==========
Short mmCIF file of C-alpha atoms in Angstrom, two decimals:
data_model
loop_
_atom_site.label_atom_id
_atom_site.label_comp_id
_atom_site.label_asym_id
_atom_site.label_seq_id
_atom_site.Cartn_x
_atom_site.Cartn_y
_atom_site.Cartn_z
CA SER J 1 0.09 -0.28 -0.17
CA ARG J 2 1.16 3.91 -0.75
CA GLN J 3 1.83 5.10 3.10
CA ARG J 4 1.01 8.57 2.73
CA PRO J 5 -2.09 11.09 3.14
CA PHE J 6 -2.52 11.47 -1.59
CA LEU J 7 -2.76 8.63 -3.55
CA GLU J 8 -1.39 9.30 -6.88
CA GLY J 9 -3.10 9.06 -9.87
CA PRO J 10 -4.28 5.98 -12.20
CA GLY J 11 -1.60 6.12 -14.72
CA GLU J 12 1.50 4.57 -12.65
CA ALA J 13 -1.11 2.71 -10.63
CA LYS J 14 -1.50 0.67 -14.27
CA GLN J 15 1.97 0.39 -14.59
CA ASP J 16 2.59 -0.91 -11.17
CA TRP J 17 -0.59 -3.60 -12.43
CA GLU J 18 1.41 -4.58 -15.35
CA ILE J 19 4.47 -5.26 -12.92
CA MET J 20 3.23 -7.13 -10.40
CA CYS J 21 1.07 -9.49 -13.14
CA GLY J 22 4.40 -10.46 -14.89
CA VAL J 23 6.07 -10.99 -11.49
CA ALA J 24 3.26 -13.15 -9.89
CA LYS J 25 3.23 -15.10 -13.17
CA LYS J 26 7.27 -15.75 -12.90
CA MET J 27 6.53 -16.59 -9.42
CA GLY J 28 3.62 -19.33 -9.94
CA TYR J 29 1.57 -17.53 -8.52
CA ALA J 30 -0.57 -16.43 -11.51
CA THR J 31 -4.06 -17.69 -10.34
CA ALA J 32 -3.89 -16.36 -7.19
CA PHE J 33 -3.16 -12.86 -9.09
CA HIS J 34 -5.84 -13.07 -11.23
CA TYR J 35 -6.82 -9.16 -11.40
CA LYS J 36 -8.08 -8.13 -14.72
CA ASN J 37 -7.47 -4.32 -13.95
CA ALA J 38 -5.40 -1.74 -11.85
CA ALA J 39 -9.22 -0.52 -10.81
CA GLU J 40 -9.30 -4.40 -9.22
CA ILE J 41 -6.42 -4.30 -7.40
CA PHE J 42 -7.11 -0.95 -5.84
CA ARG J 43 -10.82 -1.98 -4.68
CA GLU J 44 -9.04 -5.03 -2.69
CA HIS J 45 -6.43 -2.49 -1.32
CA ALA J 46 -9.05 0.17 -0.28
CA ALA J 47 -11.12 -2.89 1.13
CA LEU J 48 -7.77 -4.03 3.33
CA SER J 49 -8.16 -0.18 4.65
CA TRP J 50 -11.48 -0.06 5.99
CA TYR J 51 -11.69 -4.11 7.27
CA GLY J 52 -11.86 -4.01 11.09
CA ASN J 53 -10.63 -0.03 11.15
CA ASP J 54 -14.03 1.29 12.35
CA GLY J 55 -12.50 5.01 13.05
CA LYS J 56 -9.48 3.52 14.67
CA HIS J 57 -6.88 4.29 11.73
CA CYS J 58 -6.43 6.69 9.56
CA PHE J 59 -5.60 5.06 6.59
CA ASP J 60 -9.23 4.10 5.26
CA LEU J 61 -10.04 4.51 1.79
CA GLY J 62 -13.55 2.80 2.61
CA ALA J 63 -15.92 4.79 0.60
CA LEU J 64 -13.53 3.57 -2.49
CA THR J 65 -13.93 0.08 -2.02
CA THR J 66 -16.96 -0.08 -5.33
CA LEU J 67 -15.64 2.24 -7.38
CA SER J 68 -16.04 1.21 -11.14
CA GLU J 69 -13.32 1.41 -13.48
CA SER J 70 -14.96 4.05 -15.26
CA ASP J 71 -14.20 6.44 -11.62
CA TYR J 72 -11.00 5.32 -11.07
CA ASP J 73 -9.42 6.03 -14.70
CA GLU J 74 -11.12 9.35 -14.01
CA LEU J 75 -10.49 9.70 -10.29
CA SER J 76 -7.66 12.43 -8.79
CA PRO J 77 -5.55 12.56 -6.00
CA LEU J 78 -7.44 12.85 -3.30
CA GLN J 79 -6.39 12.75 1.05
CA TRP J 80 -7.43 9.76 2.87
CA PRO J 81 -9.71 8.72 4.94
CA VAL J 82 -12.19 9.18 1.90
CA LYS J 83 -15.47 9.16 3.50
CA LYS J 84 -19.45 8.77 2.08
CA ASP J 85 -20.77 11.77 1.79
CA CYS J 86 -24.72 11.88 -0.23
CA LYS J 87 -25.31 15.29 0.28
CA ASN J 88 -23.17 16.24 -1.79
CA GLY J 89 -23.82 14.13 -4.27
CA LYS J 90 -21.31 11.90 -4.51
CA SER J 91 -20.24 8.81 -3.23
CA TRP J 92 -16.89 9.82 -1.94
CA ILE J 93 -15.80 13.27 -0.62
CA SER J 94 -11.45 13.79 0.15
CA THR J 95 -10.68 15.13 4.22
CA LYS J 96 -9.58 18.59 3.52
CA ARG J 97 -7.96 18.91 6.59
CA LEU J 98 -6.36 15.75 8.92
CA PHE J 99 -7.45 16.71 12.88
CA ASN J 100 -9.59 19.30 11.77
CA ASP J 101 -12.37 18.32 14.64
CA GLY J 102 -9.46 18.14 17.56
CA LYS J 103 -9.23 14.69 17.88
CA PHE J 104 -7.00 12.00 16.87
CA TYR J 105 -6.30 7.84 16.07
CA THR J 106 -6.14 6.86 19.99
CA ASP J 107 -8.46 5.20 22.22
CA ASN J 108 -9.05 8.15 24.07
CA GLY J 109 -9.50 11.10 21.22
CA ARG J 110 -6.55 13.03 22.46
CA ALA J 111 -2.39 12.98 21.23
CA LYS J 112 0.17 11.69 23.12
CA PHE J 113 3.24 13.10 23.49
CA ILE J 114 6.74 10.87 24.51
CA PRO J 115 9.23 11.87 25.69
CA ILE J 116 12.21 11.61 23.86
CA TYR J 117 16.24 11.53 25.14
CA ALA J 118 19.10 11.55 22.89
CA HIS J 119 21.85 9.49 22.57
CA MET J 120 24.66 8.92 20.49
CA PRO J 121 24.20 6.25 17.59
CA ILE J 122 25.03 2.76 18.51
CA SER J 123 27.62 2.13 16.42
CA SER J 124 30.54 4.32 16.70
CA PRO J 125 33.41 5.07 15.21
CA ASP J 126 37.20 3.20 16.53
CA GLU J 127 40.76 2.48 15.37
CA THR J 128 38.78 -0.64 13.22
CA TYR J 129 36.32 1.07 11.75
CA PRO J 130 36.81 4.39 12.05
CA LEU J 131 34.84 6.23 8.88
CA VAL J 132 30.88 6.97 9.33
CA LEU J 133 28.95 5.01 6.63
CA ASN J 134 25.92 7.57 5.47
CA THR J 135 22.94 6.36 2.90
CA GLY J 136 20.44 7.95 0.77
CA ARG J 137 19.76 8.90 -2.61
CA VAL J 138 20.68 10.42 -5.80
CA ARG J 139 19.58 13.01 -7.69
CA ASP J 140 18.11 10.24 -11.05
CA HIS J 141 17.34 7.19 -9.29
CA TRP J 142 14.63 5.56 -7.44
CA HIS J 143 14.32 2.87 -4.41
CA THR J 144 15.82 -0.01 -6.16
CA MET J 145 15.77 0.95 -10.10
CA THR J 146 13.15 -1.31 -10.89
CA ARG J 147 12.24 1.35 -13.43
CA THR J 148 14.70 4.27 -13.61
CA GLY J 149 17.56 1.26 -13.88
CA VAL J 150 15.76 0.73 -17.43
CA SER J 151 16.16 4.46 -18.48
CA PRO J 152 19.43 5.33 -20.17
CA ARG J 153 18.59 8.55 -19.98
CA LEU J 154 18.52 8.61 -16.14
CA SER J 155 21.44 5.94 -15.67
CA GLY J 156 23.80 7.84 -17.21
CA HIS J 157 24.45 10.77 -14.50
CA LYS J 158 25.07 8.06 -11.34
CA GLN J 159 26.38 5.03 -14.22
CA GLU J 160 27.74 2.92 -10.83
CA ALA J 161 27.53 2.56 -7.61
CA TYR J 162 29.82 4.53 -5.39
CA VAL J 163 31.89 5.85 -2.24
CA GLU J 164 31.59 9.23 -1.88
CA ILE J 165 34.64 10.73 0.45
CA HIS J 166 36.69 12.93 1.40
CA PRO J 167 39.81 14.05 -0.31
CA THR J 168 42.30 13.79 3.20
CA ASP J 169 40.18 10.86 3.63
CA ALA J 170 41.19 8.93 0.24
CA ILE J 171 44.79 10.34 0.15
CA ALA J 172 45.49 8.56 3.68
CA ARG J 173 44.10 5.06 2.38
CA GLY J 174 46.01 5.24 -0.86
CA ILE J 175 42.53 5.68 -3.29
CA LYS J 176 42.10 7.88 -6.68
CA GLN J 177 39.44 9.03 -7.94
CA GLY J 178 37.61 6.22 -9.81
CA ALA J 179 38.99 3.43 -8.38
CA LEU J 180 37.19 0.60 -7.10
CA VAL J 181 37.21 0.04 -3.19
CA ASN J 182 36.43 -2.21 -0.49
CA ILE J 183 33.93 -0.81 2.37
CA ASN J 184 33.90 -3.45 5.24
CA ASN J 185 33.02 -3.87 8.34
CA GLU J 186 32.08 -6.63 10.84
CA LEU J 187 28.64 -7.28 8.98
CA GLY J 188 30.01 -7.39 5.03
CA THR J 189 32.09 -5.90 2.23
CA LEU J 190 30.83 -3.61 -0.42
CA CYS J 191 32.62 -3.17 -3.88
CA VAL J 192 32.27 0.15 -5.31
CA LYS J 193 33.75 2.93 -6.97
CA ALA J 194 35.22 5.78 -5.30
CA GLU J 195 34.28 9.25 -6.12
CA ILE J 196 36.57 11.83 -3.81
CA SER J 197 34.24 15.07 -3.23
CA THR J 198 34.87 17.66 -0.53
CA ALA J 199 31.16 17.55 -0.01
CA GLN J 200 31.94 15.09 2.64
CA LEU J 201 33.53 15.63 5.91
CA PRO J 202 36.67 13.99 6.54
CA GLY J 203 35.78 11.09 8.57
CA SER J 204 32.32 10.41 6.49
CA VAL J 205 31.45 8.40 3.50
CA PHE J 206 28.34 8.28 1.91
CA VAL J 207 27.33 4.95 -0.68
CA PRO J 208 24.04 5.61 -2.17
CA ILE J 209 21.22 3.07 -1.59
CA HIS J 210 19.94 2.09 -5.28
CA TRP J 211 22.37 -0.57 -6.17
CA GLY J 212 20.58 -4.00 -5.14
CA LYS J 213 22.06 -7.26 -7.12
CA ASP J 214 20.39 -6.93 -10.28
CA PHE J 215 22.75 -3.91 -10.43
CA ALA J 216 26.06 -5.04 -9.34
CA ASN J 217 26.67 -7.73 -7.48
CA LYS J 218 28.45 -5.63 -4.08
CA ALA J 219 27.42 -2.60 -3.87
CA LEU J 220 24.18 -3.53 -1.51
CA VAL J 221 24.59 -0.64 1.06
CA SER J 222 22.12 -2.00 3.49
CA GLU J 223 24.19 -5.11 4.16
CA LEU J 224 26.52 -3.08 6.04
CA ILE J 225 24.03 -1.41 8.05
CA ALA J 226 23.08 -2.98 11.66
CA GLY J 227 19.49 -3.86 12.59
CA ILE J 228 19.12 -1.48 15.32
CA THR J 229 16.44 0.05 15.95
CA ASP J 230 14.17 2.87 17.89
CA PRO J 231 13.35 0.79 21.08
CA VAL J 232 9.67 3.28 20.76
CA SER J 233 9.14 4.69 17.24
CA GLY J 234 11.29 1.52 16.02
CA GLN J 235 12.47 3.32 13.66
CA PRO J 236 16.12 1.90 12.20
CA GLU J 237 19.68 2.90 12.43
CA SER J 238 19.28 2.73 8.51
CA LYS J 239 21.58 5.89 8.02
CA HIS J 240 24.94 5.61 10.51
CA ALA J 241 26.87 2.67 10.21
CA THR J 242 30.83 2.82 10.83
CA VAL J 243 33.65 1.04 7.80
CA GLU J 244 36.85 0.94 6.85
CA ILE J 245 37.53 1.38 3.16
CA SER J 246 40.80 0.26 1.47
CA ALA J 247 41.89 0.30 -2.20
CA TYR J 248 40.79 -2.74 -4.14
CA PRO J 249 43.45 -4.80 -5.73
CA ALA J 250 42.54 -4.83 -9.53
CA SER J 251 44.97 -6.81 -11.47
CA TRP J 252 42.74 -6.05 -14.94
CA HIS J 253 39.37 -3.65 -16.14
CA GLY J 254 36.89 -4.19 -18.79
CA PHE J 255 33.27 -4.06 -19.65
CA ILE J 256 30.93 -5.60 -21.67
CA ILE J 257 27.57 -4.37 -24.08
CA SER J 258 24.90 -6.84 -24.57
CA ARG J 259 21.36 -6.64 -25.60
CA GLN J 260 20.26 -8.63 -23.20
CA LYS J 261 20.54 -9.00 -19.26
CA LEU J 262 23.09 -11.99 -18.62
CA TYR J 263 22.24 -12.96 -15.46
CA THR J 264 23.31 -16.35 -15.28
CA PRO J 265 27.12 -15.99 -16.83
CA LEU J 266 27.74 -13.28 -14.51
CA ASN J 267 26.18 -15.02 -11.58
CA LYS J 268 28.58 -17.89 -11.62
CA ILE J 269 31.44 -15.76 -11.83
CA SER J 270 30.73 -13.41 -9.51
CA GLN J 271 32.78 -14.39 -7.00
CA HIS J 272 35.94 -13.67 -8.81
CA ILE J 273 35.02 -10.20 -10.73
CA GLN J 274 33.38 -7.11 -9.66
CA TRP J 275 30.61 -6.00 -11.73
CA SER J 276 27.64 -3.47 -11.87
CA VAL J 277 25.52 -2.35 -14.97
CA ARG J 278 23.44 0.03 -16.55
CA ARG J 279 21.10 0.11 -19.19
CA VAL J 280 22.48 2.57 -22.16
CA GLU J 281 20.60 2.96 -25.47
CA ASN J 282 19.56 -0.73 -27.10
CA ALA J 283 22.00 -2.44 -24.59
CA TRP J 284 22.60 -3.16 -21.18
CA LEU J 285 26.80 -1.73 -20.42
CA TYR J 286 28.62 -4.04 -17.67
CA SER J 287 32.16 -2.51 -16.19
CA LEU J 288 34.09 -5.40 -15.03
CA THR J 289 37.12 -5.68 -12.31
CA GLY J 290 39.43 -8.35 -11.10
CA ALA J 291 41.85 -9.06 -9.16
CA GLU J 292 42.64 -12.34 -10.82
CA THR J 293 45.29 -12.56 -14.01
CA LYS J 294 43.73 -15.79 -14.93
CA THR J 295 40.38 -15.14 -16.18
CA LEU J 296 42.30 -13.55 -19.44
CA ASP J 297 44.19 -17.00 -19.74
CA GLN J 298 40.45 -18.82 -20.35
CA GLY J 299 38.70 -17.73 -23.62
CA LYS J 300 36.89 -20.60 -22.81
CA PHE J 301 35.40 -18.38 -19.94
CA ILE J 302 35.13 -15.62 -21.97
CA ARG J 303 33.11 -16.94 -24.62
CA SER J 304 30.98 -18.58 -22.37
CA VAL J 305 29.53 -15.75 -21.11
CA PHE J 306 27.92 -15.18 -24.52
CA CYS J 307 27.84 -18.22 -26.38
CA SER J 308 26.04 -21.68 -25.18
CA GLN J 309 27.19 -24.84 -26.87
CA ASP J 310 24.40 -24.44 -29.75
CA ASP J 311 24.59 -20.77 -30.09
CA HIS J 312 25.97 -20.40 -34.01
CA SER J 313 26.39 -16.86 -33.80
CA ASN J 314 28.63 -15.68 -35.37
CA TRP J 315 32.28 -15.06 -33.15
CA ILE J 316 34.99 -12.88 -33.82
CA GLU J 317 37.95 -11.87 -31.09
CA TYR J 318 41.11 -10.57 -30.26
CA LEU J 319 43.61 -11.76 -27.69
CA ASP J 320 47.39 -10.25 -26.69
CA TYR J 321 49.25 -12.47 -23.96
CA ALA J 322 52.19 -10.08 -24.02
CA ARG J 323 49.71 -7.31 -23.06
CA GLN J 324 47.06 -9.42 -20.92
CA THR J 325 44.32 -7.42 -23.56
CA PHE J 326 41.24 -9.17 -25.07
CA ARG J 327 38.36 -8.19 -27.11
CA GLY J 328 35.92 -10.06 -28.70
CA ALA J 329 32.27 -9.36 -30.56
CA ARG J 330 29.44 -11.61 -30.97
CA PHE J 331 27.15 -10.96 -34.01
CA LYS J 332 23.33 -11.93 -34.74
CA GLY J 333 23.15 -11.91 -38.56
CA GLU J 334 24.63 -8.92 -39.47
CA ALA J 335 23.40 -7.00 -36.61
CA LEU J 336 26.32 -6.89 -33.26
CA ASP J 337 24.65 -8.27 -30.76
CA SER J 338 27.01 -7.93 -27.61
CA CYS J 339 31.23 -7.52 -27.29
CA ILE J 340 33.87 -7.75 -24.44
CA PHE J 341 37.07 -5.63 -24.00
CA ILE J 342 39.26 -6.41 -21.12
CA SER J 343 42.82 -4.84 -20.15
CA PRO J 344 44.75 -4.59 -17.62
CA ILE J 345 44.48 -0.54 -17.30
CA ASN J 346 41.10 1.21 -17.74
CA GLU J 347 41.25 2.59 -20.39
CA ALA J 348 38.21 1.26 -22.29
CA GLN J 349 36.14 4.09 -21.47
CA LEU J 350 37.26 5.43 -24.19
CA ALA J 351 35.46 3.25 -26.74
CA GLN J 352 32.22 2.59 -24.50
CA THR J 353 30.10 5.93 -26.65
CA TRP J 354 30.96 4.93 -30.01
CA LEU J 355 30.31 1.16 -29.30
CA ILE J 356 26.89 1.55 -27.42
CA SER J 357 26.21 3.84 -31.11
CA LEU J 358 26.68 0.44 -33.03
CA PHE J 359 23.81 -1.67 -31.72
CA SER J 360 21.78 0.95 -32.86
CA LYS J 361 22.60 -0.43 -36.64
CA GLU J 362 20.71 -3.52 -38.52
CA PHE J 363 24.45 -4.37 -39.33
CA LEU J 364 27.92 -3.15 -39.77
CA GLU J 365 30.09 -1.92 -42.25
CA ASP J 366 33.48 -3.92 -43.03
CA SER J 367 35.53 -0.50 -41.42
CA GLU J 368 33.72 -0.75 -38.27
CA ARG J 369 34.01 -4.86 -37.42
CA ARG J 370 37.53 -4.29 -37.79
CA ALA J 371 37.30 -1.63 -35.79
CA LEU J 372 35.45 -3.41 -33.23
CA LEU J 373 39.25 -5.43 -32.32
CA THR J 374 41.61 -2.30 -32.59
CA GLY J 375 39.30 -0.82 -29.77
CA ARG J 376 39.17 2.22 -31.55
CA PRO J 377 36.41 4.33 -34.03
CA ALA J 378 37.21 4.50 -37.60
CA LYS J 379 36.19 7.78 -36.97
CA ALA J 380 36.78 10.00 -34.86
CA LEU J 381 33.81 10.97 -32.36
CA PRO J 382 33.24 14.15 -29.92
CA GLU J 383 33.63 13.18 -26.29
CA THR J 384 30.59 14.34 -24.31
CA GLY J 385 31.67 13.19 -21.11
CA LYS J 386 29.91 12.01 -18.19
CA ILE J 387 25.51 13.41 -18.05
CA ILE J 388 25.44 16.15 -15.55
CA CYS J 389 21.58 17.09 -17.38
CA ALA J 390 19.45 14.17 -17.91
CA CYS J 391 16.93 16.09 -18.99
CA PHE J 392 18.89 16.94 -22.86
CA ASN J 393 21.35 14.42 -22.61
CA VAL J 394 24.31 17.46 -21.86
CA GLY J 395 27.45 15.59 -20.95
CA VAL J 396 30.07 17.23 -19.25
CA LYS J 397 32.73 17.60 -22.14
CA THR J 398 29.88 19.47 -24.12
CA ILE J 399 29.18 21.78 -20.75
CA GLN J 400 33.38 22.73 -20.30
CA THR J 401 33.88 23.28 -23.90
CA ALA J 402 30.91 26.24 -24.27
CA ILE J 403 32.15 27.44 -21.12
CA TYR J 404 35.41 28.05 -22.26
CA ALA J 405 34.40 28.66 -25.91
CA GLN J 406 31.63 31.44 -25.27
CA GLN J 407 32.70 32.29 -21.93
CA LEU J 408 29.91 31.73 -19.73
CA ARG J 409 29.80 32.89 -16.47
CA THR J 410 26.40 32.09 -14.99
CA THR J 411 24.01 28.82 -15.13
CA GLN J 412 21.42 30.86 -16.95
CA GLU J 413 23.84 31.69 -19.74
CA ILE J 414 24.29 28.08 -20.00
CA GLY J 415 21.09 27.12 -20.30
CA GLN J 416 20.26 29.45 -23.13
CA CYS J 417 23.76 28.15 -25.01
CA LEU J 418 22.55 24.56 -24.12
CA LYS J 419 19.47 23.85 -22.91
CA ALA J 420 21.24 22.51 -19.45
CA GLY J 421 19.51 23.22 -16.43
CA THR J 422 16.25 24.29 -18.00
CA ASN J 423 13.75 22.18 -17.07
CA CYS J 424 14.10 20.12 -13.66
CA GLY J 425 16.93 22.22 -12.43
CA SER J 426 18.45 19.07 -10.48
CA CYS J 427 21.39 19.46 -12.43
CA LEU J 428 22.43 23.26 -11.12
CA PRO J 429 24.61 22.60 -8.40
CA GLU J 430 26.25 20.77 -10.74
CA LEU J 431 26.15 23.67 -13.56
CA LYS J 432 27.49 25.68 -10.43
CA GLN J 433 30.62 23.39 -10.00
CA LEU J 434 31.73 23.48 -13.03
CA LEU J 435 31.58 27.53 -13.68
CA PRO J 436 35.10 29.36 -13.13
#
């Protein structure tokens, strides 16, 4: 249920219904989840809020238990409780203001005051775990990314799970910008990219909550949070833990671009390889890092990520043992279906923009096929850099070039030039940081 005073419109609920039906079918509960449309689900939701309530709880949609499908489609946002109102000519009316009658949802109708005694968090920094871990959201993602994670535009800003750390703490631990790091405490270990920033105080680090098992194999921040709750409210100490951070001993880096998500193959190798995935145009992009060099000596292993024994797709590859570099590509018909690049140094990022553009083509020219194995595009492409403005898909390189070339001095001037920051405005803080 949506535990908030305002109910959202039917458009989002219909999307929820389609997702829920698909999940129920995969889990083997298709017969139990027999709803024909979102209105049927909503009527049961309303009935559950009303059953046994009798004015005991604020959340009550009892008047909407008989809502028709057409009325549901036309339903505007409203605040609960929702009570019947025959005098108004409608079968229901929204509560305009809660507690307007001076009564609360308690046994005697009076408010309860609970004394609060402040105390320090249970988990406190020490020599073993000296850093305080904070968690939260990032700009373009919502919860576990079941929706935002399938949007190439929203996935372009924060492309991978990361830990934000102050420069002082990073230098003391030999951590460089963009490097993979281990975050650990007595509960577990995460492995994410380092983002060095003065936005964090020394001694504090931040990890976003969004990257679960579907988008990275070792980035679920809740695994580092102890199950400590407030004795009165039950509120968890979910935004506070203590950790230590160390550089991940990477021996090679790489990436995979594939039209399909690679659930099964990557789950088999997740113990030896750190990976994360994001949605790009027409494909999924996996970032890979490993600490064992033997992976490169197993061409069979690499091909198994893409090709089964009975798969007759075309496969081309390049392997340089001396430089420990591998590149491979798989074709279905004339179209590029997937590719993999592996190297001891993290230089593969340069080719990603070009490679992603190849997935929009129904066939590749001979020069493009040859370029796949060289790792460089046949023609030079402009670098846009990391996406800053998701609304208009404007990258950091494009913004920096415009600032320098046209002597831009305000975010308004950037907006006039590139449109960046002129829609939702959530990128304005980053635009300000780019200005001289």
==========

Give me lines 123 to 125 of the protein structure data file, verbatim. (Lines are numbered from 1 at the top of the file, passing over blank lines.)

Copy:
CA PHE J 113 3.24 13.10 23.49
CA ILE J 114 6.74 10.87 24.51
CA PRO J 115 9.23 11.87 25.69